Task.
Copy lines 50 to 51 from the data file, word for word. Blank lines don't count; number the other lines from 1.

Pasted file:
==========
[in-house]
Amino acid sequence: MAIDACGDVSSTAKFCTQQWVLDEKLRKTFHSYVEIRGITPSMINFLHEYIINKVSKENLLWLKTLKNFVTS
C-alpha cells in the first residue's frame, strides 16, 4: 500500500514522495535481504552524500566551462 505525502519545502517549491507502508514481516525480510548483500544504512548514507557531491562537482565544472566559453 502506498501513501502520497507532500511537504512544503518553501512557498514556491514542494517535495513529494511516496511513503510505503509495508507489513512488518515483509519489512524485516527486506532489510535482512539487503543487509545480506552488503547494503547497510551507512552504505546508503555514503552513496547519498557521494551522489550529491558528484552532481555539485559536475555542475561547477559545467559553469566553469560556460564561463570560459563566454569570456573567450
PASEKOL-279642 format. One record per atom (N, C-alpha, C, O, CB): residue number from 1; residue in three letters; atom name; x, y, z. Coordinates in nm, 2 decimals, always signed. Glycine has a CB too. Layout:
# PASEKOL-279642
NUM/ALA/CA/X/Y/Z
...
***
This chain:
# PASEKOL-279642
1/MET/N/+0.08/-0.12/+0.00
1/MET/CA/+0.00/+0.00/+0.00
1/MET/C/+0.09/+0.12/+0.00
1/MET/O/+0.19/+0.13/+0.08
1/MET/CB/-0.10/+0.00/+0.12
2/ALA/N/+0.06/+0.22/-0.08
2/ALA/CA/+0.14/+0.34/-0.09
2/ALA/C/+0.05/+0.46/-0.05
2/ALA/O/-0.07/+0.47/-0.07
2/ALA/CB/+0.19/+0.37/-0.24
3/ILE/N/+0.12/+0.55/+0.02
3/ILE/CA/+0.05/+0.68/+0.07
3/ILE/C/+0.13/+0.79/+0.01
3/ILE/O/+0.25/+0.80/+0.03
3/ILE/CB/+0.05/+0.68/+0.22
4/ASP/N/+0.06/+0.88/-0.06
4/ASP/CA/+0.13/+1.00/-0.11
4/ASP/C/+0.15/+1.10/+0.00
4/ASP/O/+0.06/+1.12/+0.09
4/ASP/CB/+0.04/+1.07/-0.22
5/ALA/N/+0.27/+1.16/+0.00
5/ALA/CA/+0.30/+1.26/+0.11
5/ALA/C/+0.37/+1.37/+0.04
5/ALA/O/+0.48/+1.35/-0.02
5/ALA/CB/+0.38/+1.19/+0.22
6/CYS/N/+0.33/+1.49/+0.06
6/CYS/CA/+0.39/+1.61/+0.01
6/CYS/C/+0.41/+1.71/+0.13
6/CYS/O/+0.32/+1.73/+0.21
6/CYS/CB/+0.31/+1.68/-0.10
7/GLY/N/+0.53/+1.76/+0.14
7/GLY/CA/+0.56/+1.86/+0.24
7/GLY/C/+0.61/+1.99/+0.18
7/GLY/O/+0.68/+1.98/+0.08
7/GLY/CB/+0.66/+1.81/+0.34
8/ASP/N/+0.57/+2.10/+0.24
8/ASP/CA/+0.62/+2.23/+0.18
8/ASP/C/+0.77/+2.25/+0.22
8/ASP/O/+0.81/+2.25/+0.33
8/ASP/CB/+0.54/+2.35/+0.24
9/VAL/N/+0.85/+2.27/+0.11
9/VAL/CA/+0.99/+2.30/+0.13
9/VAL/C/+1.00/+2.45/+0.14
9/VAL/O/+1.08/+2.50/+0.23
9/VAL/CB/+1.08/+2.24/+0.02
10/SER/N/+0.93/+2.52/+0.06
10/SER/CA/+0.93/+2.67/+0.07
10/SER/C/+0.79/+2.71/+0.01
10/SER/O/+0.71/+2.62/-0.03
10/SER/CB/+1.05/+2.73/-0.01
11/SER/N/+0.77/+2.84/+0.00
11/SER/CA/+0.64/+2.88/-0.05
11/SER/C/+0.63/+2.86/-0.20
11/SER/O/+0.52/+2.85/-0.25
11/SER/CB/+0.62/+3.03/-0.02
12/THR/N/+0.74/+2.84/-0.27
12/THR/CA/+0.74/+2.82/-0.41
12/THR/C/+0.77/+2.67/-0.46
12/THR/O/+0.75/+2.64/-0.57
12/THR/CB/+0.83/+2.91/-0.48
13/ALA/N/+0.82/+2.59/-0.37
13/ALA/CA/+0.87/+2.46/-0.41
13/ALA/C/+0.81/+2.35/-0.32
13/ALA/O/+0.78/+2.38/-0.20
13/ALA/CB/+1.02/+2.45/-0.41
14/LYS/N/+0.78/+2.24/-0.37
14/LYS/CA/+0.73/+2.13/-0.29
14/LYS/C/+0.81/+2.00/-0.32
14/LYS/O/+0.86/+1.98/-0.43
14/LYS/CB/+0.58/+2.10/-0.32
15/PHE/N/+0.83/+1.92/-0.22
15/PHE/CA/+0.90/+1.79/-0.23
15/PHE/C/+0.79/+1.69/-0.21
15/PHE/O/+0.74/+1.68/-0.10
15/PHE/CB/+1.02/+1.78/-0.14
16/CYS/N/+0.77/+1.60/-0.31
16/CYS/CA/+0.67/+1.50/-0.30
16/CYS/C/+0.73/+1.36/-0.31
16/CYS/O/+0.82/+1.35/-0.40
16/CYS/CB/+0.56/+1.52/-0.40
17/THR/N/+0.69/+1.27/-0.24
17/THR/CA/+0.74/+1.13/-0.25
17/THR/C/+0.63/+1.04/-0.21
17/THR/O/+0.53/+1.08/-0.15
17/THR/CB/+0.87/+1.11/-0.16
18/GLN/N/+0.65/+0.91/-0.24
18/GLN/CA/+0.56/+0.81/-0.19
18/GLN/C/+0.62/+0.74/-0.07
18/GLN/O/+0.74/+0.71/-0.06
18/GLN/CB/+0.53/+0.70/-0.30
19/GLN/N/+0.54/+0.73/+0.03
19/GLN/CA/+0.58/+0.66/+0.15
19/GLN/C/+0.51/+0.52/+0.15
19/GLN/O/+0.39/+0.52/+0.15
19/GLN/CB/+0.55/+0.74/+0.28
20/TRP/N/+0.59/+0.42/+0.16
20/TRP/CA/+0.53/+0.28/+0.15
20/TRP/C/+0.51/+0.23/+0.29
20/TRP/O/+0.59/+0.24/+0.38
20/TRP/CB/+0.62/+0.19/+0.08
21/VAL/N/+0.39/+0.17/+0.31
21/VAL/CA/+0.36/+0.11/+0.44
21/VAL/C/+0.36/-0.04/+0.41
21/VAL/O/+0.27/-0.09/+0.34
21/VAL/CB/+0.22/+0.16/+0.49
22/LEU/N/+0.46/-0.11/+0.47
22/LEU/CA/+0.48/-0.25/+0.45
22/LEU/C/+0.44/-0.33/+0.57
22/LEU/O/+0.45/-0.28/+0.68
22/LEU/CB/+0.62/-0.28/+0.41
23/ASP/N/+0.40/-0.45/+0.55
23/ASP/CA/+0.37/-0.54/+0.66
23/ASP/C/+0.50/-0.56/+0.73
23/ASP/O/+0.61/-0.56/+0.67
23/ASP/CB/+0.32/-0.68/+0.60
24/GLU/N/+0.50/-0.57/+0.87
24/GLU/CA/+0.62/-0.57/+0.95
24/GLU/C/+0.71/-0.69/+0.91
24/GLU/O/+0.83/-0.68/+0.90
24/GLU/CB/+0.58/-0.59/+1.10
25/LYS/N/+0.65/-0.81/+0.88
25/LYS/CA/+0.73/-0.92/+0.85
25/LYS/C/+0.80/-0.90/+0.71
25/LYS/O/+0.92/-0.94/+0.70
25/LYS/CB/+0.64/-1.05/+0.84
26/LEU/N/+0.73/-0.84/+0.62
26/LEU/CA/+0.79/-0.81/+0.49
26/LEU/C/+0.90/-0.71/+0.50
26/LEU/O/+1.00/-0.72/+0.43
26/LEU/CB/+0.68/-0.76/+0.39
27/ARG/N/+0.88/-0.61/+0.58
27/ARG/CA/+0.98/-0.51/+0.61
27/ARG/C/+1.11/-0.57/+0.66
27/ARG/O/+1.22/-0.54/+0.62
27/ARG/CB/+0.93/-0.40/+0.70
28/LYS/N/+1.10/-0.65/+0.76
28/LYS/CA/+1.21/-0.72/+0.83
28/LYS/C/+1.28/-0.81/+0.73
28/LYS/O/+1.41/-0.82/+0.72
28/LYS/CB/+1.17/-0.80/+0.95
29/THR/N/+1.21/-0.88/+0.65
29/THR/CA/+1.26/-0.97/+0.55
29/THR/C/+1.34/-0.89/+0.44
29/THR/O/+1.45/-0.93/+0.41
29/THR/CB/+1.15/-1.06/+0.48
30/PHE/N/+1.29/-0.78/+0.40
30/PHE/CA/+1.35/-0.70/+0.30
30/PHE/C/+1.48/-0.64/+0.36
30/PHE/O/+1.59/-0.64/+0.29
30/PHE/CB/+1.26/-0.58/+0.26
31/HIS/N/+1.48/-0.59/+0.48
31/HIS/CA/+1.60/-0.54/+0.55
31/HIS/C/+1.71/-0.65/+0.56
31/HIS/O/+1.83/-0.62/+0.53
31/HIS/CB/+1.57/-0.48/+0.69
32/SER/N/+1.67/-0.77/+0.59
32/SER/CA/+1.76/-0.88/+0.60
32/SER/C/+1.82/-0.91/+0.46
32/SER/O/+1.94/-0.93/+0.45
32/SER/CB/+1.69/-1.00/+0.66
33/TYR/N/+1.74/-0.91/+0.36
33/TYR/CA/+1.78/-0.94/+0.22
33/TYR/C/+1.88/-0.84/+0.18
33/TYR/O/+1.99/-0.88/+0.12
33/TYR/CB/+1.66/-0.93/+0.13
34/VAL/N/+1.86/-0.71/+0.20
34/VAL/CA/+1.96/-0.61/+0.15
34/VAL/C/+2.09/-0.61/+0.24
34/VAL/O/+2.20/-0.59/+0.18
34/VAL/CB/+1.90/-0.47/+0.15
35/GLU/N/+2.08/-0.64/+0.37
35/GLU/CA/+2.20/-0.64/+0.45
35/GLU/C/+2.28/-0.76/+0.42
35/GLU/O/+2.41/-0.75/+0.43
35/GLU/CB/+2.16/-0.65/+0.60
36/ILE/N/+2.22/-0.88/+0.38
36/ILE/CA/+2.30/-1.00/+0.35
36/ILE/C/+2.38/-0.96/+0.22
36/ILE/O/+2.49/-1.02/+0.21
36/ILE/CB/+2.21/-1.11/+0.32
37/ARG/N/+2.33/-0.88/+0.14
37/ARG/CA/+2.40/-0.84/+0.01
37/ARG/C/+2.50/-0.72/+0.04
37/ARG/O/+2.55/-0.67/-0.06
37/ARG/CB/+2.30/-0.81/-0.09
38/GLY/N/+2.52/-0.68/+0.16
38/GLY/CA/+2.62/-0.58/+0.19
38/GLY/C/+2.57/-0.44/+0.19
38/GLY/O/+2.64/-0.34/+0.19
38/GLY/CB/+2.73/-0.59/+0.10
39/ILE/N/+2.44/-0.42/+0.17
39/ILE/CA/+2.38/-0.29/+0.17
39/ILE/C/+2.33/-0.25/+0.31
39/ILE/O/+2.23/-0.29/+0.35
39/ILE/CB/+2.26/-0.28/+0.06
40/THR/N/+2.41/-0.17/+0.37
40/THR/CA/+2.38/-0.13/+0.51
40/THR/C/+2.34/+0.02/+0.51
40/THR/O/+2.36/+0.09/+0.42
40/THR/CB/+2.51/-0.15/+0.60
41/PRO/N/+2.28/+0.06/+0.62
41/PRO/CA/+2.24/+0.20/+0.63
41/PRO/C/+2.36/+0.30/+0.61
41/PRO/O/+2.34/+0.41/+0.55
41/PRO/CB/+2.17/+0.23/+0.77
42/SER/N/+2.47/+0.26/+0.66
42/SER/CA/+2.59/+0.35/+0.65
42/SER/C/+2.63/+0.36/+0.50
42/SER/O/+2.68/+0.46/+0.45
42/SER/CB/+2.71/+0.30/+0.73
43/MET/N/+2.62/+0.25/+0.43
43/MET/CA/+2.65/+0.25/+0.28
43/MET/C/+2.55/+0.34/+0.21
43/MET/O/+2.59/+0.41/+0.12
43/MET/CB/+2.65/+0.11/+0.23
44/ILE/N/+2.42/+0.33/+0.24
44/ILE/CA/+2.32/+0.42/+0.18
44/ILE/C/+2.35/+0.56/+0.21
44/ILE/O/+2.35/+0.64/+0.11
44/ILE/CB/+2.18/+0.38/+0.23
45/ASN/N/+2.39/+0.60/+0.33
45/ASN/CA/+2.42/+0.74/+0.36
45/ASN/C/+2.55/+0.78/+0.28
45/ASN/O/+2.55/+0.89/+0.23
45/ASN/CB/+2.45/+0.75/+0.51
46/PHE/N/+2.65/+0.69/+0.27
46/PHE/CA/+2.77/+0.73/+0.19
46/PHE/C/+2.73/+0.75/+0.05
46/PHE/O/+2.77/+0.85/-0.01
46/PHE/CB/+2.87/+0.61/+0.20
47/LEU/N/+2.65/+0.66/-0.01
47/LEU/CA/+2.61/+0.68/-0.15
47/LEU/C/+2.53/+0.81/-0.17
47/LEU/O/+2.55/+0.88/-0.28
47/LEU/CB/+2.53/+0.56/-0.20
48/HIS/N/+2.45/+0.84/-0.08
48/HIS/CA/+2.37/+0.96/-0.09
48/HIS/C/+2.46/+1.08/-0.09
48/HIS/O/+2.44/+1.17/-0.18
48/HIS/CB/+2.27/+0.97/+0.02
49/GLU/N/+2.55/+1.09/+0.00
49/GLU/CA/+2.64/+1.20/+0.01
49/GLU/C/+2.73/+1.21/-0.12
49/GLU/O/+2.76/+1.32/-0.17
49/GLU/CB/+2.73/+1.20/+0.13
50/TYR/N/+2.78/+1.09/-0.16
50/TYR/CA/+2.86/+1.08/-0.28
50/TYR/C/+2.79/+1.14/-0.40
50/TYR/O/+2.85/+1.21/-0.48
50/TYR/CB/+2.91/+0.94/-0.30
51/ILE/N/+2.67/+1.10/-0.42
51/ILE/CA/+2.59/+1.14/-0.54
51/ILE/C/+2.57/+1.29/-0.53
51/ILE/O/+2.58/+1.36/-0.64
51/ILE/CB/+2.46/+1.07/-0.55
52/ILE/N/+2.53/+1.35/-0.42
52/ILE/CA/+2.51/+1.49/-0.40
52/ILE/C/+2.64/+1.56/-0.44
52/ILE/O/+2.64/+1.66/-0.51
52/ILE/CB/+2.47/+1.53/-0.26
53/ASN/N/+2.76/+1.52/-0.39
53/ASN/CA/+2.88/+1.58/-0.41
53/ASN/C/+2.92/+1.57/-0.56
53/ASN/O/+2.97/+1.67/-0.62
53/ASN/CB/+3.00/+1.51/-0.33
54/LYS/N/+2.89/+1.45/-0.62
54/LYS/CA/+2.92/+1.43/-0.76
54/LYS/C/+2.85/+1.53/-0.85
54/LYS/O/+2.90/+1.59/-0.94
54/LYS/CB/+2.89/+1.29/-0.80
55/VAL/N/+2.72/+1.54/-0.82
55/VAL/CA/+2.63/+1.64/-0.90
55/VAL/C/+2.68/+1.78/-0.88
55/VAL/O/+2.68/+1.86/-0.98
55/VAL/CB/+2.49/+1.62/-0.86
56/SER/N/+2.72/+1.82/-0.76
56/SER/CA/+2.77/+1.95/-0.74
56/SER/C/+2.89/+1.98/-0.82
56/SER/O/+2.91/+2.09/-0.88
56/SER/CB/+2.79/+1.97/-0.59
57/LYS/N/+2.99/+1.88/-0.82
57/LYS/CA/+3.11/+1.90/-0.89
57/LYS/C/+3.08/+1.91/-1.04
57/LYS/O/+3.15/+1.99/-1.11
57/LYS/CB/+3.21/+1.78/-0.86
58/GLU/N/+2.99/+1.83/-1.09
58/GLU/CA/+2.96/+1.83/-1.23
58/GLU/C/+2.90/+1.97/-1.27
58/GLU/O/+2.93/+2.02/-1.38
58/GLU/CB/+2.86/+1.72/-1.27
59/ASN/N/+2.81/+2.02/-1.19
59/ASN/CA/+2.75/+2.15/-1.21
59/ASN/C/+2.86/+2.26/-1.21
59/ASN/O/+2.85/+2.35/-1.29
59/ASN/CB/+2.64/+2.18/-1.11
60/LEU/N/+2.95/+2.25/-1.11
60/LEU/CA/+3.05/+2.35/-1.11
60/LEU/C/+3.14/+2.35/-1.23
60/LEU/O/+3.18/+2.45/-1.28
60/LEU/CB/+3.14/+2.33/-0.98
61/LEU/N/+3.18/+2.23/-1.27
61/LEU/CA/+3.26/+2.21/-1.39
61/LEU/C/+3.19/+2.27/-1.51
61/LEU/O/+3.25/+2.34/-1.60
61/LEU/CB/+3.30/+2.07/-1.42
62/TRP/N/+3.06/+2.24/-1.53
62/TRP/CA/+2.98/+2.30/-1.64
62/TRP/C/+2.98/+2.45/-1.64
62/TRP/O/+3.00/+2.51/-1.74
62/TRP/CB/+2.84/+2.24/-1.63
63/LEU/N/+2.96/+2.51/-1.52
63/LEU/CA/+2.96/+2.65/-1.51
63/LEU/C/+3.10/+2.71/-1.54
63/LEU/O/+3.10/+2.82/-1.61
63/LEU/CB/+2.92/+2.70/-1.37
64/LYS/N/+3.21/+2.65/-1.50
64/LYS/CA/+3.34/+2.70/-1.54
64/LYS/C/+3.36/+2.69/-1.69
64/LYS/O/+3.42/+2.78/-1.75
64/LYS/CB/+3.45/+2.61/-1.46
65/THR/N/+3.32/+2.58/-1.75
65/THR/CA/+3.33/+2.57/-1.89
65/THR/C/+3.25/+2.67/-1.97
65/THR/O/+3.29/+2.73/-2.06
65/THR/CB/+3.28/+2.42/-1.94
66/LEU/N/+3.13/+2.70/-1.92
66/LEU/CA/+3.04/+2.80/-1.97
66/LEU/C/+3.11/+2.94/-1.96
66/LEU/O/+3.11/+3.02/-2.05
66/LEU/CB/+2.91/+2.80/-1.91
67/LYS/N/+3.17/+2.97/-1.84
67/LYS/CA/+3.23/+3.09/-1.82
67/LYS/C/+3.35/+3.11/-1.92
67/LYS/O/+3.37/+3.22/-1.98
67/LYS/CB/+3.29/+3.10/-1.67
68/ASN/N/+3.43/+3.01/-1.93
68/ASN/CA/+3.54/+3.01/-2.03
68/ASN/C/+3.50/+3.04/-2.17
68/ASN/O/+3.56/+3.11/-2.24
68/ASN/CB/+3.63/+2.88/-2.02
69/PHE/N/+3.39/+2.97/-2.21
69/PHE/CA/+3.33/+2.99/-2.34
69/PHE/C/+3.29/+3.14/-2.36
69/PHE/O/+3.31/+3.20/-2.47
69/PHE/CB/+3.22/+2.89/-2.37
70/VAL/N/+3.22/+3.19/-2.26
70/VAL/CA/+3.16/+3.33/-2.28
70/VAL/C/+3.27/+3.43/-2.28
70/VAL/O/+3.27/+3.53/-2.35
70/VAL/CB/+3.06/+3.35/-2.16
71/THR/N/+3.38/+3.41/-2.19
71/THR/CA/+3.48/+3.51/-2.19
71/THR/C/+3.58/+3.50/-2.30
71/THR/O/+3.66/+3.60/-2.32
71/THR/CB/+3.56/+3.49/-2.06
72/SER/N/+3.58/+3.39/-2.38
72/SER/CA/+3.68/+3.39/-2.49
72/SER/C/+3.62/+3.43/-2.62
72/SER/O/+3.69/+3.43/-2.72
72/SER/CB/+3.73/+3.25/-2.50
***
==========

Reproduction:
8/ASP/CB/+0.54/+2.35/+0.24
9/VAL/N/+0.85/+2.27/+0.11